The kettlebell Russian twist is a popular exercise seen in gyms all over the world but is it really all that effective? Could the kettlebell Russian twist even be counterproductive or damaging for your back?
In this article I’ll present why I don’t recommend the Russian twist and why I think there are safer and more effective alternatives.
Here are 5 reasons why I recommend you avoid the Kettlebell Russian Twist:
1Lower Back Problems
The kettlebell Russian twist can unfortunately produce or exacerbate lower back problems.
The kettlebell Russian twist is performed by holding a 45 degree sit up position while at the same time rotating through the spine from one side to the other.
The russian twist has been used for years with medicine balls and weight plates but now with the increase of kettlebells in gyms, with a kettlebell too.
The problem is, ask any osteopath or chiropractor and they’ll tell you that flexion of the spine together with rotation is one of the greatest causes of disc and lower back pain issues. Add to this rotation the extra load of a kettlebell and you are just asking for trouble.
Young healthy spines can often get away with this movement for a while but over time problems can develop. Those with a preexisting lower back pain issues are really chancing their luck by performing this movement.
You could argue that the spine is meant to stay straight and not flexed during this exercise but this rarely happens. With the majority of people suffering from weak core muscles and then the addition of an extra load, like a kettlebell, the spine does become flexed very quickly.
2 Develops a Hunching Posture
I do not recommend the kettlebell Russian twist because it forces you into an already poor postural position.
Think about how you spend many hours of the day and you realise that most of us sit hunched over at a desk, watching TV on the sofa, or bent over looking at phones or screens.
The more time you spend in a forward flexed position the weaker your back extensors become and the tighter your forward flexors. It is common place now to see forward head postures and bad kyphosis in the upper back.
It makes no sense to move from the office where you have been sitting hunched over all day to only go and repeat the same movement in a local gym with a kettlebell.
If anything more people should be using exercises to strengthen the back of the body and correct poor forward leaning postures.
Discover more: 11 Kettlebell exercises to improve your posture
3Inefficient for Fat Loss
If like many people you are performing the kettlebell Russian twist to reduce your waistline then you may want to choose a more efficient exercise.
Many wrongfully believe that the Russian twist is good for losing weight around the waist due to the localisation of the movement.
Unfortunately fat loss doesn’t work in the way you may think. Focusing in on an area with a specific exercise does not increase the fat burning in that area. Arm exercises don’t give ladies skinny arms just as ab exercises don’t reduce your belly fat.
One of the consequences of too many Russian twists is the fact that your obliques will increase in size actually making your waistline look even wider than before.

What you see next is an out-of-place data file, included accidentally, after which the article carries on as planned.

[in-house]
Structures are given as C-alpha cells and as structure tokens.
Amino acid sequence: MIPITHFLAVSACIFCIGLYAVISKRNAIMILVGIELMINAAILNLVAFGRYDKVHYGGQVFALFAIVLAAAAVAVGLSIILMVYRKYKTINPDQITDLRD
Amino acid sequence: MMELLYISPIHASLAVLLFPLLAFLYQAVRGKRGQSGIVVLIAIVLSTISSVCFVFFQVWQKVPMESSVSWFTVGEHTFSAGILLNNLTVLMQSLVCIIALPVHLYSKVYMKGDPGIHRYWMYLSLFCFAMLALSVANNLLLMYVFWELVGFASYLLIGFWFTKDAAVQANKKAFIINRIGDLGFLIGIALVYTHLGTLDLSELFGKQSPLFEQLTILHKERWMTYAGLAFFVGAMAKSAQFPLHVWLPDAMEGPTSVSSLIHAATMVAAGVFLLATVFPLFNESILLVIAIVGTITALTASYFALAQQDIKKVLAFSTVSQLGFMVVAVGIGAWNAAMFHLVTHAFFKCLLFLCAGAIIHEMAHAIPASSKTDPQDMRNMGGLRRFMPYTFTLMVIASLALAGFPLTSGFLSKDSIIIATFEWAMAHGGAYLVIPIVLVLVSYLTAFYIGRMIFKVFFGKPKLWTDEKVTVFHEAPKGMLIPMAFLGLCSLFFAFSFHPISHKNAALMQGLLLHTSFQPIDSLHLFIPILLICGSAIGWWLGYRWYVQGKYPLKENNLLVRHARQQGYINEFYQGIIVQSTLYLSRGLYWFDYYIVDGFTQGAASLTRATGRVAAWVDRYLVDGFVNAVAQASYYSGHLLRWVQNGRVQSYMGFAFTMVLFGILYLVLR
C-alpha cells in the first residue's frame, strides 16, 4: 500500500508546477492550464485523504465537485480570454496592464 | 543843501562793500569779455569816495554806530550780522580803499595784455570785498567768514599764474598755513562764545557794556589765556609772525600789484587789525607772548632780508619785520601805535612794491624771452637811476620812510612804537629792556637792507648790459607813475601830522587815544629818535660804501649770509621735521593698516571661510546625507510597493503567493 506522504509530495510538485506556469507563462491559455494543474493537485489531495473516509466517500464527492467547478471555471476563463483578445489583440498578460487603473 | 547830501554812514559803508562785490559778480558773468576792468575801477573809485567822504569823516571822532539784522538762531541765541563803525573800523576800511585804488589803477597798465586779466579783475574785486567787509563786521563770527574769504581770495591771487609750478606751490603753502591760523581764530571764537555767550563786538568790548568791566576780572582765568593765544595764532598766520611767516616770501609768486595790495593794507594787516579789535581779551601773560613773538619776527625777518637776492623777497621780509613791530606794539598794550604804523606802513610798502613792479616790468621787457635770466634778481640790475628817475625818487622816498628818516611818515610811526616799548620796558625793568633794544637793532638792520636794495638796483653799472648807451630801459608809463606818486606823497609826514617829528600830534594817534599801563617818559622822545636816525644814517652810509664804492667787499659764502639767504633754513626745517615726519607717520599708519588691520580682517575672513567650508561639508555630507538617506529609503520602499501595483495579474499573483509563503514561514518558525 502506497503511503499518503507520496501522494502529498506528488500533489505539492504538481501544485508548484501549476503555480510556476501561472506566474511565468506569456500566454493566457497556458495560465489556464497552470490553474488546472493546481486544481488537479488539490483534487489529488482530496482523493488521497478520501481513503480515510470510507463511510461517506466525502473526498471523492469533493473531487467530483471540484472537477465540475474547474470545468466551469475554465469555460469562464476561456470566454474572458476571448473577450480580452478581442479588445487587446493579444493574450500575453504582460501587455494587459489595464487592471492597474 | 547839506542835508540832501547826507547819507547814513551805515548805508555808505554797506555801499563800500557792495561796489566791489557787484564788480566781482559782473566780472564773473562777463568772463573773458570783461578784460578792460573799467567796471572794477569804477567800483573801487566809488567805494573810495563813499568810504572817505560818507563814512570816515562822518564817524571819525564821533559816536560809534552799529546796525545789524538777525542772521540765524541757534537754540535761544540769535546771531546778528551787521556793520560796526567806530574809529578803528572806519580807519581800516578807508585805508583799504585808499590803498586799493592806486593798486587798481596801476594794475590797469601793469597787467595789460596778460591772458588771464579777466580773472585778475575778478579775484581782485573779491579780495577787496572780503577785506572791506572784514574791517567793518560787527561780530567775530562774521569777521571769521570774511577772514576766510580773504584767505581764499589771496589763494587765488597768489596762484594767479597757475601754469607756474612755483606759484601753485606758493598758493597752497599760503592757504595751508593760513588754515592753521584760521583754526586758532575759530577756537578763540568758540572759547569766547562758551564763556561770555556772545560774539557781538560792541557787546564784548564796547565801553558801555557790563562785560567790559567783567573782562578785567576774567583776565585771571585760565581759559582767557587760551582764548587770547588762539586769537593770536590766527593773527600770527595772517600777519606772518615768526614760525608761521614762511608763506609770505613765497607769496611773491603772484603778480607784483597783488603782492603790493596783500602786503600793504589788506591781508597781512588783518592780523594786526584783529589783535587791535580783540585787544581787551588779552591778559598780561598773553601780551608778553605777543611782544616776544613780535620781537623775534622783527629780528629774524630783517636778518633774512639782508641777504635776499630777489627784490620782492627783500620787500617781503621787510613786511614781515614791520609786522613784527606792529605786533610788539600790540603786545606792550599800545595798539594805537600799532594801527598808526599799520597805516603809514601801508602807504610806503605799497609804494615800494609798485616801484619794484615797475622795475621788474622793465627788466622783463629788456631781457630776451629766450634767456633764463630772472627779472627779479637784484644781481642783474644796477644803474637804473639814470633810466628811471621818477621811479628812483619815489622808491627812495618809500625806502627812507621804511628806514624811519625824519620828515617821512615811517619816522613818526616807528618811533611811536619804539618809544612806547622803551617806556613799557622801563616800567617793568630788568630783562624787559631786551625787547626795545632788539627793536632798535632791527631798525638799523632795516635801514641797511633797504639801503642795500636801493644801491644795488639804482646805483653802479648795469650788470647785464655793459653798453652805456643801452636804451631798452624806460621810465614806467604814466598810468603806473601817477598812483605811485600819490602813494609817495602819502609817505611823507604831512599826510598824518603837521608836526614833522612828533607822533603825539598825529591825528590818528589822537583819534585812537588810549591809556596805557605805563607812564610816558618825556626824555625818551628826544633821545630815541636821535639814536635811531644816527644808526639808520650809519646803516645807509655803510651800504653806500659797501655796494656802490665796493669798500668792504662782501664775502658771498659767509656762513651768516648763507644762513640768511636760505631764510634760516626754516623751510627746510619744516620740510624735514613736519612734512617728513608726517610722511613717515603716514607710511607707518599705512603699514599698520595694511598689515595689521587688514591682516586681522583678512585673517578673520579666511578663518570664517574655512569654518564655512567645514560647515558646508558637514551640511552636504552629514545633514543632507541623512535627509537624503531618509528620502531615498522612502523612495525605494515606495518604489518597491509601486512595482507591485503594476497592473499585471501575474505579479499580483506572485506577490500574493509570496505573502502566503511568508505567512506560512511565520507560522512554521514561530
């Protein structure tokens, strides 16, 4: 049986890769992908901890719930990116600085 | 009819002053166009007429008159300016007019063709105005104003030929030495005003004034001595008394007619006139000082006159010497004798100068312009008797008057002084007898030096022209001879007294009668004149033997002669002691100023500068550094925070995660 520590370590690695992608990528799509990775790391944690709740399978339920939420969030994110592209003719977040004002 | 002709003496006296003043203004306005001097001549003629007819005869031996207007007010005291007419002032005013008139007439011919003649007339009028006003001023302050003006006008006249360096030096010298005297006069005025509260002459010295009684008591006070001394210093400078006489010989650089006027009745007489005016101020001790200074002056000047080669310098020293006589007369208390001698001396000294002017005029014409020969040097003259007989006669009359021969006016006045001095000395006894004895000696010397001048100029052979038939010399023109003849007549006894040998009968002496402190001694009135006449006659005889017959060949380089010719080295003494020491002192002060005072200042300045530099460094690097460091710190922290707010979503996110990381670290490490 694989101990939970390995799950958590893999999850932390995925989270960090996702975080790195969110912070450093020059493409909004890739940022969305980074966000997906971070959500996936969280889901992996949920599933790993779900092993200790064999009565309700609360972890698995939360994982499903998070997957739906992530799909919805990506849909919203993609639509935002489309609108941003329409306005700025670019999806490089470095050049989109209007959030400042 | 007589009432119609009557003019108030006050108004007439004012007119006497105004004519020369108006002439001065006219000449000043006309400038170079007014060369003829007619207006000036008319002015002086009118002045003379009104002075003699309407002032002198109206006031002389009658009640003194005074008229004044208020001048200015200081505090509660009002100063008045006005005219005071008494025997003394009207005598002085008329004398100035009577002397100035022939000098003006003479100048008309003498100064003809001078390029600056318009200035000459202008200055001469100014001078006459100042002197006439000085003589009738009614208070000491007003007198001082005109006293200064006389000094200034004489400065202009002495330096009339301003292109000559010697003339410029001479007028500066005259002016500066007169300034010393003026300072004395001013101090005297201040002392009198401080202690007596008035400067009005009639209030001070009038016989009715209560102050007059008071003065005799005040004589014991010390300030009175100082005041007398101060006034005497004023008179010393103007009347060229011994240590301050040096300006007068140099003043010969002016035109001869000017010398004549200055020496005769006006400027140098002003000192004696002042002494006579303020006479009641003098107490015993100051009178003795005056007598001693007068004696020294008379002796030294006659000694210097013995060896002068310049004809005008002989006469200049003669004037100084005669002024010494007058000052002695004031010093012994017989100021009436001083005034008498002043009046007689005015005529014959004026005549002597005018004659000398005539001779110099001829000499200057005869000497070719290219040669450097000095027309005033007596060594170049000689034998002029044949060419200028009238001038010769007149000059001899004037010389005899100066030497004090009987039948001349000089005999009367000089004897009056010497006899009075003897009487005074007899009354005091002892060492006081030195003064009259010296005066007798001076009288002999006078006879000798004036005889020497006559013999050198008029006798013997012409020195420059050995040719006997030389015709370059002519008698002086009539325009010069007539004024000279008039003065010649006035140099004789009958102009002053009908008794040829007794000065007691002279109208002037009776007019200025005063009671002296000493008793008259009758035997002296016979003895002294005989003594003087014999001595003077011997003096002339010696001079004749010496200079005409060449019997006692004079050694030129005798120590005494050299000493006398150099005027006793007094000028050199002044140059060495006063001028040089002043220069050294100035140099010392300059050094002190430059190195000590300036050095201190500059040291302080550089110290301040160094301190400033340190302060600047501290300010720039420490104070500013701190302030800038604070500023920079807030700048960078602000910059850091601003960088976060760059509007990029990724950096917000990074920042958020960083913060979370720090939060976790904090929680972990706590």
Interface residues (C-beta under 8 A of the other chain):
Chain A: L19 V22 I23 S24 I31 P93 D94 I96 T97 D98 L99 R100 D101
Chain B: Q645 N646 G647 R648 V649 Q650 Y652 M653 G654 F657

4Poor Core Exercise
Aside from all else the kettlebell Russian twist isn’t even that great a core or abs exercise.
Scientific research has now shown that the core muscles act to protect the spine against rotation so as to avoid injury.
To exercise the core muscles more effectively you need to brace your core while being forced into rotation. Quite the opposite of the Russian twist.
A great example of an anti rotational exercise is the kettlebell renegade row and its variations.
If you consider the exercise above you can see that posting with one arm and holding a kettlebell with the other forces a rotation through the spine.
As you brace your core muscles you feel an enormous amount of core activation both from preventing rotation and from your hips collapsing.
When you consider this kettlebell exercise you can see how much more effective it would be to develop your core muscles from all directions.
Beginners can practice this exercise without even using a kettlebell and just simulating the movement from a push up position.
Learn more: 5 Progressions of the renegade row
5 No Practical Carry Over into Daily Life
One final reason why there are better exercises than the kettlebell Russian twist is because it doesn’t offer any functional carry over into daily life.
Never in daily life do you need to hold a weight and rotate it side to side from a seated position. Getting great at the Russian twist only really means that you are great at doing Russian twists.
Consider instead the kettlebell farmers carry below:
You can see how getting great at the farmers carry would increase your ability to carry heavier loads for longer and with less fatigue. Plus, the kettlebell farmers carry works deep into the oblique and core muscles by preventing your body from falling sideways.
All of the exercises listed above have great carry over into daily life whether it’s squatting, used every time you sit down and stand up, or bracing your spine from a pushing and pulling position.
Discover more: 5 bodyweight core exercises every beginner should master
Conclusion to the Kettlebell Russian Twist
Kettlebells are a highly effective training tool but using the kettlebell Russian twist is not the best use of the kettlebell.
There are many more effective kettlebell exercises for the core muscles that will not damage your lower back or degrade your posture.
If fat loss is your goal then Russian twists may even be counterproductive to your cause, full body kettlebell exercises would be a better choice.
I hope you found this useful and continue to enjoy the benefits of kettlebell training.
Do you still love the Kettlebell Russian Twist? Let me know more below….